Point of care starts at the primary health center, where the patient and the health care worker meet. But for many communities in Inhambane Province, in the south of Mozambique, that point of care is harder to reach than for other Mozambicans. This is because Inhambane has the highest number of villages outside of a 60-minute radius from the nearest health center. In the past, people from communities across Inhambane province travelled long distances to health centers and endured long wait times for care, sometimes to learn that the medicines they need for treatment were not available. This is no longer the case since the introduction of the Last Mile Supply Chain (LMSC) program.
In 2019, LMSC partnered with private sector transporters to ensure that essential medicines and supplies reached the most remote, hard-to-reach health facilities according to plan, and are available in health facilities as and when requested by the provincial health directorates. What’s more the transition to outsourced transportation for distribution of essential medicines has ensured that health care workers could focus on providing care and dispensing essential medicines, now regularly available in the health facility pharmacy, to their patients.
As a result of LMSC’s partnership with the private sector transporter and the Provincial Health Directorate, the distribution of health products from the Intermediate Warehouse (IW) in Vilanculos to health facilities has been reduced from an average of 30 days to just six, meaning that communities have consistent and timely access to medicines, ultimately improving the quality of care for Inhambane residents.
The road to change
Mozambique’s Central Medical Stores (CMAM) had long empowered provincial supply chain leaders like Ricardo Francisco Munguambe, the IW Manager in Vilankulos, to store, manage and plan all aspects of the logistics of medicines distribution. Not unlike many government entities, this work was done with limited human and financial resources, and often with staff that lacked the required skills to effectively execute the distribution process. Building on lessons learned since the launch of LMSC in 2018 in Zambezia, VillageReach expanded to Inhambane province in July 2020. VillageReach was entrusted to assist with the transport of medicines and other products and Mr. Munguambe began to notice improvements.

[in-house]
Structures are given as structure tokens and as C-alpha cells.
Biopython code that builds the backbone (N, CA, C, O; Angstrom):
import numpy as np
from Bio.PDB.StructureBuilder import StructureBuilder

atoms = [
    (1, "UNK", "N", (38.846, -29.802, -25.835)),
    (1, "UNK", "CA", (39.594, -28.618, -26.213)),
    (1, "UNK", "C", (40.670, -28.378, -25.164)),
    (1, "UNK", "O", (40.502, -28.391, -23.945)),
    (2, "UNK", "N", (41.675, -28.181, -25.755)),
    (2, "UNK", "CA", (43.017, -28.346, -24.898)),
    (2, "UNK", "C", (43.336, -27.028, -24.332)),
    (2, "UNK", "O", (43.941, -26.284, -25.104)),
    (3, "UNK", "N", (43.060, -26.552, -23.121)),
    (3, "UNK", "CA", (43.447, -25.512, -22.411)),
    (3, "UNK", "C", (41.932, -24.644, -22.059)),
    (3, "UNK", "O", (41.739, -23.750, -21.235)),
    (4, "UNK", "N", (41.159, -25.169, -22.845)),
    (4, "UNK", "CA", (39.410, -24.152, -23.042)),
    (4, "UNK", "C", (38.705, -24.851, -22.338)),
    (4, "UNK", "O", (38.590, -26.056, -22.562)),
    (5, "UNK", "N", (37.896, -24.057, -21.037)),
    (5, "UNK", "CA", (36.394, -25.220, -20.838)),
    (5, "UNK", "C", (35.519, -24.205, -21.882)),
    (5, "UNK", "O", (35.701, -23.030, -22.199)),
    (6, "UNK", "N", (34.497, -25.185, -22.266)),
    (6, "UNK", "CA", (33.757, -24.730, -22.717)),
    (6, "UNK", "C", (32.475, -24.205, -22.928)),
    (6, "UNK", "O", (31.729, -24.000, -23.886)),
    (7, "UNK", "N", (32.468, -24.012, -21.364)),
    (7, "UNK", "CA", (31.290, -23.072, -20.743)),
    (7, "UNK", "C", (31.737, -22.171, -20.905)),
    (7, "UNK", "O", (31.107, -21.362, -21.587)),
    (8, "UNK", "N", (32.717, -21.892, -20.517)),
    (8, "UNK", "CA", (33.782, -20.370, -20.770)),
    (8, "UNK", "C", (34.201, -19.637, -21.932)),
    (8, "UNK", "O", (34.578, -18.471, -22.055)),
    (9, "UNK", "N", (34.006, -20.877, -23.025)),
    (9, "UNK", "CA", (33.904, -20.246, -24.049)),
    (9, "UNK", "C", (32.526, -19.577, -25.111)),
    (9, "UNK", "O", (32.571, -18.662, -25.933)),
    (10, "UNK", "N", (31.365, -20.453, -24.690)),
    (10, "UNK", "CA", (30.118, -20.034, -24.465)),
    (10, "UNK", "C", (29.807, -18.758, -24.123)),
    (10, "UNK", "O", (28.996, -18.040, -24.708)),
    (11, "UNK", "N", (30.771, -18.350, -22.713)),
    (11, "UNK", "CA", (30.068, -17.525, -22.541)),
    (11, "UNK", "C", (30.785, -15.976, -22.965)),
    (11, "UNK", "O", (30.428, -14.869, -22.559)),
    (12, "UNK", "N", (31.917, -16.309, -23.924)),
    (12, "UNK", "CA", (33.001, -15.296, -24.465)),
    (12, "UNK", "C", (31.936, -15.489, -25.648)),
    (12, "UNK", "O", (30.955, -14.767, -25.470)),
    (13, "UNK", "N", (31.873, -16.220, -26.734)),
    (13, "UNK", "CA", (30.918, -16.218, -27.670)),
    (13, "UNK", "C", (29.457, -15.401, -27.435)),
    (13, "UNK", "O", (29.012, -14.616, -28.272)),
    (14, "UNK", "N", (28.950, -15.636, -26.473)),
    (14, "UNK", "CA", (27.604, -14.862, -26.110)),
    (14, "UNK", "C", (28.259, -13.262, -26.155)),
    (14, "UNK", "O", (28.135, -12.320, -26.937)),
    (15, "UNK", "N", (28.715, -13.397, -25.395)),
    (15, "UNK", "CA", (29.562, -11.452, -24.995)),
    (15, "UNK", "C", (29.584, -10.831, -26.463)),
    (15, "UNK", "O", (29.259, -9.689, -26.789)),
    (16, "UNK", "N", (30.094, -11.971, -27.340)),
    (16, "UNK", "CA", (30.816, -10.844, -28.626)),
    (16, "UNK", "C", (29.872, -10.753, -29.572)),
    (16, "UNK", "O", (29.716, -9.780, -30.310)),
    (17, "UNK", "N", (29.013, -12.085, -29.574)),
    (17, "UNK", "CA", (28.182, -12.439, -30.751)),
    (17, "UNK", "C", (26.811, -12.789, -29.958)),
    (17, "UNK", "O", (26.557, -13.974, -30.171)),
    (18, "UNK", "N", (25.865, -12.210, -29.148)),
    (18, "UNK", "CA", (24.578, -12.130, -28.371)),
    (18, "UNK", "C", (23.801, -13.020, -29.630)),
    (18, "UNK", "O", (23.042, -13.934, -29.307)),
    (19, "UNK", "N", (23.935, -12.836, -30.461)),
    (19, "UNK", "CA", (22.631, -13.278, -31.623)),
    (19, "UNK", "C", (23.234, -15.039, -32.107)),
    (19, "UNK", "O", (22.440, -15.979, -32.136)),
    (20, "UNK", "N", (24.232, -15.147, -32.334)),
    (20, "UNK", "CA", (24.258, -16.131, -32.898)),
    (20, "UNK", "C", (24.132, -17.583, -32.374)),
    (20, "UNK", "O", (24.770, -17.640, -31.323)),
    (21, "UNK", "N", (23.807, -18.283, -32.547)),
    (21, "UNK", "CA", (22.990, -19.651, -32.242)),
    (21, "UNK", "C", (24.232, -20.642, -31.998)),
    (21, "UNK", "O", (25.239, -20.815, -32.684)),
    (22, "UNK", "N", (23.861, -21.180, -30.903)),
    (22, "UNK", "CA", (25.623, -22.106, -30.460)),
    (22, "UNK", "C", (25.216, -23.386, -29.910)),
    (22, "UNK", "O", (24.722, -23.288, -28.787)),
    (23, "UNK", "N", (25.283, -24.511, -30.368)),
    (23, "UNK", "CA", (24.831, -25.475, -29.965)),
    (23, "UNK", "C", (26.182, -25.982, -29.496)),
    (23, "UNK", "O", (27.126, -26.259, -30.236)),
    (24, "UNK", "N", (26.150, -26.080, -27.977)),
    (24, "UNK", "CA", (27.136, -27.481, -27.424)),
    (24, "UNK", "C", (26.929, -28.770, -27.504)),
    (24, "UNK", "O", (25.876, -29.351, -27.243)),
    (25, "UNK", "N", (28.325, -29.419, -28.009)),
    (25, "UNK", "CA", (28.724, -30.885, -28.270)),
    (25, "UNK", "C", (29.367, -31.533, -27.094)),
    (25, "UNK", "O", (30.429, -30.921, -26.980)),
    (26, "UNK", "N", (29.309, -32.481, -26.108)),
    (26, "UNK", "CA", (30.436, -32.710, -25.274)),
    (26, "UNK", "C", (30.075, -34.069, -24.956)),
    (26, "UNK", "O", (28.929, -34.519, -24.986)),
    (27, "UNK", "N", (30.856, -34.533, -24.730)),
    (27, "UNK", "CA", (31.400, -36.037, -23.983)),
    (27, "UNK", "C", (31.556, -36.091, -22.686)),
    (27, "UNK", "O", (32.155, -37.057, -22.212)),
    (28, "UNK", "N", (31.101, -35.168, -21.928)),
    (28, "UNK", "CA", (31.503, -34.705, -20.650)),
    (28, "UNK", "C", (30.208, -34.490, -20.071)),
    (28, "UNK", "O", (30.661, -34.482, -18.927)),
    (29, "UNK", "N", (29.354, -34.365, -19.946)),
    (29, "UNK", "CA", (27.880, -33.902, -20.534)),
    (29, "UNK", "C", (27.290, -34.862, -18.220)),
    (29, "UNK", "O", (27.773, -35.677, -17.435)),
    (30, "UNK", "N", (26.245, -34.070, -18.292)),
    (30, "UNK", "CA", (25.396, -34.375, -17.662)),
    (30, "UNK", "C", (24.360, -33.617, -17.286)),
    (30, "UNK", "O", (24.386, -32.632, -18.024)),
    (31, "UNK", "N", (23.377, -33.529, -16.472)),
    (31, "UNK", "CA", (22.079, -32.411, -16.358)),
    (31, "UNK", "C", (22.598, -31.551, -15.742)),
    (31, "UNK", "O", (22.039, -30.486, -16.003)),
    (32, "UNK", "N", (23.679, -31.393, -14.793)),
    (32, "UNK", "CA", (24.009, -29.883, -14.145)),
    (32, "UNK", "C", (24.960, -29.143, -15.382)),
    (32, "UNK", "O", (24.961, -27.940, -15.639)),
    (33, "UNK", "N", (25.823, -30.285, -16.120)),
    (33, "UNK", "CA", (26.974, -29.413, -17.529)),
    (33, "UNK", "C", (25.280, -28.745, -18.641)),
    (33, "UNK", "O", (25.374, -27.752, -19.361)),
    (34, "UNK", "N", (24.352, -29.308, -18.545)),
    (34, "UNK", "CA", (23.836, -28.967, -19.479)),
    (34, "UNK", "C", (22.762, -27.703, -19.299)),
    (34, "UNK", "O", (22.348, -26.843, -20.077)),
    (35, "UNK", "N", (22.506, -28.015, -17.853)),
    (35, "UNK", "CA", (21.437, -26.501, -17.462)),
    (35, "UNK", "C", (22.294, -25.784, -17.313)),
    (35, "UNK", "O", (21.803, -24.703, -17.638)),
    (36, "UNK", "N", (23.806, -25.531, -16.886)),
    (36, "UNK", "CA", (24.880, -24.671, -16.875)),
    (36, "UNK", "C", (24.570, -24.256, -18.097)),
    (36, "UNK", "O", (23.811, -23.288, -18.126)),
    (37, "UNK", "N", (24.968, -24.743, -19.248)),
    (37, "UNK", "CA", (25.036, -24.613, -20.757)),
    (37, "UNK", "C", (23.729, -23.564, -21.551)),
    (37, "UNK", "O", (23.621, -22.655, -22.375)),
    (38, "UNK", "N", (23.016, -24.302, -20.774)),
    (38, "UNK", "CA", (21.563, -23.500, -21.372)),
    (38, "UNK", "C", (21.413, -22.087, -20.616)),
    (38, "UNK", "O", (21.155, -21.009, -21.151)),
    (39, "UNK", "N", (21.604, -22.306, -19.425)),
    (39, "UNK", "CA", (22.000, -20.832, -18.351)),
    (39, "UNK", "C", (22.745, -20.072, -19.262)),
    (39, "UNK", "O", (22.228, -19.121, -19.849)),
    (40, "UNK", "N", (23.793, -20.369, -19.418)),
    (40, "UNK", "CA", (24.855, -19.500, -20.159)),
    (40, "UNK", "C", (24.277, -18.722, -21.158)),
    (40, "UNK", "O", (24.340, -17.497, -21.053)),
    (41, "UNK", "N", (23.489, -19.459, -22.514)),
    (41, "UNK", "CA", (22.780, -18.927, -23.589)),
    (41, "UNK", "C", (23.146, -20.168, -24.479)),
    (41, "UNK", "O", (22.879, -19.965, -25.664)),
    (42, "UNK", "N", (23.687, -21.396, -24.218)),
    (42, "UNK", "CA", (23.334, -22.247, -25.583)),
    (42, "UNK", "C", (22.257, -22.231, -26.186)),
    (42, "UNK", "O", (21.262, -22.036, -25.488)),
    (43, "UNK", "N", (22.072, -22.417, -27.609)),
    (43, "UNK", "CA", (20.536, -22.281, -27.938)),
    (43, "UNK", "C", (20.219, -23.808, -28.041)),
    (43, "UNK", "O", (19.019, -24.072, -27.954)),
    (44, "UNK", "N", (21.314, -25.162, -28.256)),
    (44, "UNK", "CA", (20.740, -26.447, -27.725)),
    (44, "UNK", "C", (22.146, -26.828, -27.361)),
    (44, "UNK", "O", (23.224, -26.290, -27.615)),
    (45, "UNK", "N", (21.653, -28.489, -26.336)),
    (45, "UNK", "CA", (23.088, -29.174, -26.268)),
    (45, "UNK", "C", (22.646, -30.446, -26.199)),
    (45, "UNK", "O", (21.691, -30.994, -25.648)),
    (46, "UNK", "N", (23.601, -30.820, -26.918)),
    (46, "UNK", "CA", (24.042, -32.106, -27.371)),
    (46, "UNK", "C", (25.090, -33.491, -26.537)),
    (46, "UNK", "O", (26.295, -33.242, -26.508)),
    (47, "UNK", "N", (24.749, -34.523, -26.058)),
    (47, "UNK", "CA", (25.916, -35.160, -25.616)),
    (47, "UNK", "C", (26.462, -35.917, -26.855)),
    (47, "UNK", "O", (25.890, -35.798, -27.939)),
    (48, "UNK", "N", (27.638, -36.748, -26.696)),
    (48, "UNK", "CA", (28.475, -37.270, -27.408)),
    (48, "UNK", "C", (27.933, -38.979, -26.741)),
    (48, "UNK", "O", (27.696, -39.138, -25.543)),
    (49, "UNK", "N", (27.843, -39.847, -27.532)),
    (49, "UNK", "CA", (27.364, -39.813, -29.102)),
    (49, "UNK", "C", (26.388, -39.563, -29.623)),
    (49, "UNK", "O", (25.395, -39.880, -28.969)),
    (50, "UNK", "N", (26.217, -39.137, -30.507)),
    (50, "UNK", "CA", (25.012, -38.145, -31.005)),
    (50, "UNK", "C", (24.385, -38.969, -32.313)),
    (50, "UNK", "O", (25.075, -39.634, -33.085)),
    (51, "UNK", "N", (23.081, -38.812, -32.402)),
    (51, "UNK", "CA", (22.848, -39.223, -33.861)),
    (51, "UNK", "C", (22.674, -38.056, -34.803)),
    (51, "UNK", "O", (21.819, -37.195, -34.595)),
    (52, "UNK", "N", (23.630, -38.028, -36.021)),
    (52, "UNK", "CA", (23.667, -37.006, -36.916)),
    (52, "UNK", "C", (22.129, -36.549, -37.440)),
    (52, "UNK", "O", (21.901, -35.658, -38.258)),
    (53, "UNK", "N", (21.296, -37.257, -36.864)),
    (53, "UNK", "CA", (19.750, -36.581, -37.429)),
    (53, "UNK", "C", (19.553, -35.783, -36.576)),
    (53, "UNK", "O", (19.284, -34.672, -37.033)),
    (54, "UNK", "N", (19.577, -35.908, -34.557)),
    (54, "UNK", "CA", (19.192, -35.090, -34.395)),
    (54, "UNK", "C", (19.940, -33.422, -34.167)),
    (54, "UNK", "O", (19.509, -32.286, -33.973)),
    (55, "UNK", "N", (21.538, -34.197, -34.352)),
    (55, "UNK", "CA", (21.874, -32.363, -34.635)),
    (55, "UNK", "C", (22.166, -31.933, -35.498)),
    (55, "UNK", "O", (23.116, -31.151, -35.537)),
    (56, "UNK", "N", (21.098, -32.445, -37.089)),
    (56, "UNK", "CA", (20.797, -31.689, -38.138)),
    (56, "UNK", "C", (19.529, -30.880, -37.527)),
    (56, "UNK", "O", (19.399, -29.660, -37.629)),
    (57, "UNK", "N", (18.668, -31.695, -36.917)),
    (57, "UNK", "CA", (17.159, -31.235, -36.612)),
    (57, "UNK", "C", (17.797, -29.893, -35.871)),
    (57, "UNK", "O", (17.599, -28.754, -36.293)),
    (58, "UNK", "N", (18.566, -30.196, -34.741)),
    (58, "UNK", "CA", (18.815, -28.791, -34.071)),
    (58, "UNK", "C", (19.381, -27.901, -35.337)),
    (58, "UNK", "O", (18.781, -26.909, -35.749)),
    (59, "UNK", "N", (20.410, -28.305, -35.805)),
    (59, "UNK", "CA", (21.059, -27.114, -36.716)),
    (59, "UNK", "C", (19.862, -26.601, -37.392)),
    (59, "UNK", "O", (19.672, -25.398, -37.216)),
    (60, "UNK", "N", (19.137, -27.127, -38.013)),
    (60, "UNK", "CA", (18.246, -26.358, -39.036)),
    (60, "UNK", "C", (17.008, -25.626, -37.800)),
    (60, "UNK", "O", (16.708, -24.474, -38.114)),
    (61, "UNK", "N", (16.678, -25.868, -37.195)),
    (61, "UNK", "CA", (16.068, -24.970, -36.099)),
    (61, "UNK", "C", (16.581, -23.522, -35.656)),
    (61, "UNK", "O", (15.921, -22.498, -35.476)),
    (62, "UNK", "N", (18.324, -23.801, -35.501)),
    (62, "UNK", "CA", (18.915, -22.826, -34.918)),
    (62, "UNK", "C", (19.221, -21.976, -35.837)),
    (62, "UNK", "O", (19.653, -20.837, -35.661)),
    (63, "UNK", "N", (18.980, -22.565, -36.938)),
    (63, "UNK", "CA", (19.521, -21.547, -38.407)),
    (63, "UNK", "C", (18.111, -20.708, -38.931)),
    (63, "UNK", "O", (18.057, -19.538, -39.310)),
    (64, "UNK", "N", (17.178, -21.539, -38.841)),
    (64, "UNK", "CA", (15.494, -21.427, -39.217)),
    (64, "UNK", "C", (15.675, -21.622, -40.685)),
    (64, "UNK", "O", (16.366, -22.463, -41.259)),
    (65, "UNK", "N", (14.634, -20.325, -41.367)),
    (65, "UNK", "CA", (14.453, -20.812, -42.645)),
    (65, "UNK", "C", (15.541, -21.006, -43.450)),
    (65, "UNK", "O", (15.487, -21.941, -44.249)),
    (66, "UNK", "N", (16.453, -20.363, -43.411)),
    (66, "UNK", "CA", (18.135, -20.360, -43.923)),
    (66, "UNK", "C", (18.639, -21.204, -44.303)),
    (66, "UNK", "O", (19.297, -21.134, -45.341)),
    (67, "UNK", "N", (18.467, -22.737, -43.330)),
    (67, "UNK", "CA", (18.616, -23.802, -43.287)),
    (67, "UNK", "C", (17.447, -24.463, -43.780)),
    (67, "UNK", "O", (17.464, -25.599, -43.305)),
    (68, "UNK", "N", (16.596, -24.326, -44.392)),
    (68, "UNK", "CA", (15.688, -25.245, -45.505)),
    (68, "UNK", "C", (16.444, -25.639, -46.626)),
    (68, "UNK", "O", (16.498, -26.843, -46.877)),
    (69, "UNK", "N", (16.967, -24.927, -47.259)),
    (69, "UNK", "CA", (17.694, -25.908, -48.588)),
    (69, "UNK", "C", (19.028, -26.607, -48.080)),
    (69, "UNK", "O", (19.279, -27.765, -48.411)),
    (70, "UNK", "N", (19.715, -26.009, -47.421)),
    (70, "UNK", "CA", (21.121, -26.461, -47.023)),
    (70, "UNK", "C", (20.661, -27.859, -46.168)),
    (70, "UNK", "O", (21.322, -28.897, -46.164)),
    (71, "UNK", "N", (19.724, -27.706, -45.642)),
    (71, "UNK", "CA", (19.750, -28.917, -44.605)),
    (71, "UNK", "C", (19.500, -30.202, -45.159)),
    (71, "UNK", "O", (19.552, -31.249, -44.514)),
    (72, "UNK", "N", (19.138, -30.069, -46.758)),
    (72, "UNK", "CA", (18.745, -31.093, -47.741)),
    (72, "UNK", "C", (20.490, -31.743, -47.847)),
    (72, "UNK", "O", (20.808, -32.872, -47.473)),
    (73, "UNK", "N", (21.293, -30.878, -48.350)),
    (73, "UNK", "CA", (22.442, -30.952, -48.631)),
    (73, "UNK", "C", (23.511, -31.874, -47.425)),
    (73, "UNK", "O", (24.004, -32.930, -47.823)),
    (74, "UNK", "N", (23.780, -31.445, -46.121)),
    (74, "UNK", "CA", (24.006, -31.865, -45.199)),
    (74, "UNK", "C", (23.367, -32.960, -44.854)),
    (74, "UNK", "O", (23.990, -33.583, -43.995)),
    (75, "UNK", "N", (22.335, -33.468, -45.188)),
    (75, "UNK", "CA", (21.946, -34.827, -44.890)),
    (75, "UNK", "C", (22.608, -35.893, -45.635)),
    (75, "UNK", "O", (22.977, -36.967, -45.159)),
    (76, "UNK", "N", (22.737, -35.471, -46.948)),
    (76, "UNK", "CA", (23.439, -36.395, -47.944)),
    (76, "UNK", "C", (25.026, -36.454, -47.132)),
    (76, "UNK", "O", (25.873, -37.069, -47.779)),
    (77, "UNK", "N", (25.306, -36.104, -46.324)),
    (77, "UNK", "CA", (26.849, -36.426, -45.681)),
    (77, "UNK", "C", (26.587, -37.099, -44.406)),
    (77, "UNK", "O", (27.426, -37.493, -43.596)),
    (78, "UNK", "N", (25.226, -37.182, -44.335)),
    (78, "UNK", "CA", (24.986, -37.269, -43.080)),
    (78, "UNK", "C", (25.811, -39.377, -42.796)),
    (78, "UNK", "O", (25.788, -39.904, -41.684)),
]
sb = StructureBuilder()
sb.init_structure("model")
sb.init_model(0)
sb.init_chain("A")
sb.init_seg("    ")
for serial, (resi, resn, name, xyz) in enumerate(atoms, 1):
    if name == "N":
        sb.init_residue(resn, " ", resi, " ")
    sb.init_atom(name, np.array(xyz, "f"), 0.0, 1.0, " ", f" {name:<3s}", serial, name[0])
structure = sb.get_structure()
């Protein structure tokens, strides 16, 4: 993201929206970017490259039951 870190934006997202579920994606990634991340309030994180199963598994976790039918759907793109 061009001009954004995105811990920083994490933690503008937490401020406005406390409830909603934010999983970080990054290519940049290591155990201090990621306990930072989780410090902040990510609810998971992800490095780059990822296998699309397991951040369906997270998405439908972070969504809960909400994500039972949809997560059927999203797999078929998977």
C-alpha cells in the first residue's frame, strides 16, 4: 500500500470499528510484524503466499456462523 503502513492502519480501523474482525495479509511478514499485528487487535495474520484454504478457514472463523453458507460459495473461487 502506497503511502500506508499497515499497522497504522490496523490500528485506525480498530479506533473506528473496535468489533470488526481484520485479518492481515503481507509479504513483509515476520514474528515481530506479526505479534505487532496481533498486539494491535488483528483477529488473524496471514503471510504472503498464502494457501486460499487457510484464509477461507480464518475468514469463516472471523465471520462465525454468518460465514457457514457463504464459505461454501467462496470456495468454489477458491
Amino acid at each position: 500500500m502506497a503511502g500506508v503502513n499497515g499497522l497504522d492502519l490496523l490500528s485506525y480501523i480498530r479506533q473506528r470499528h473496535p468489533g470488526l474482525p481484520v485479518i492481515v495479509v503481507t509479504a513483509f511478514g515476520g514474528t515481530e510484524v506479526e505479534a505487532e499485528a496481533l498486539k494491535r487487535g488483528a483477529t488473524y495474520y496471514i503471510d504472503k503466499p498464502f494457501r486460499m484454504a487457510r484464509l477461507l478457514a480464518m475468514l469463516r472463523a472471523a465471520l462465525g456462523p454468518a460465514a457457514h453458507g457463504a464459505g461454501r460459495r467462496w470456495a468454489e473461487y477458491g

“Looking at the route taken [by VillageReach] with the introduction of outsourced transport, I see many differences. In the past, the activity of taking supplies to the last mile depended on ambulances. We could have a well-developed plan but it was not carried out because the vehicle was needed elsewhere,” said Mr. Munguambe.
In July 2020, the IW started working with VillageReach across four of Inhambane’s districts, namely Vilankulo, Inhassoro, Govuro and Mabote, to distribute medicines and other health products to a total of 39 health centers and one rural hospital.
“With VillageReach, we have a different approach: above all, there is a guarantee that things [health products] will arrive on site. At the start, the medicine is checked and upon arrival the delivery note is presented [to ensure nothing is missing]. Another experience is that, in the past, each sector had to make its own request to take products to the last mile, but with VillageReach, they can now join together in a single trip,” Mr. Munguambe added.
Yes, challenges remain, particularly in the district of Mabote where a number of health centers are very distant and can only be accessed via challenging routes, especially in the rainy season when water pools across the roads. Despite these issues, Mr. Munguambe was very pleased with the progress he’s observed, concluding that “[our partnership with VillageReach] is a big gain for the sector. From the learning we have, we feel that the best way would be for other areas to also introduce outsourced transportation.”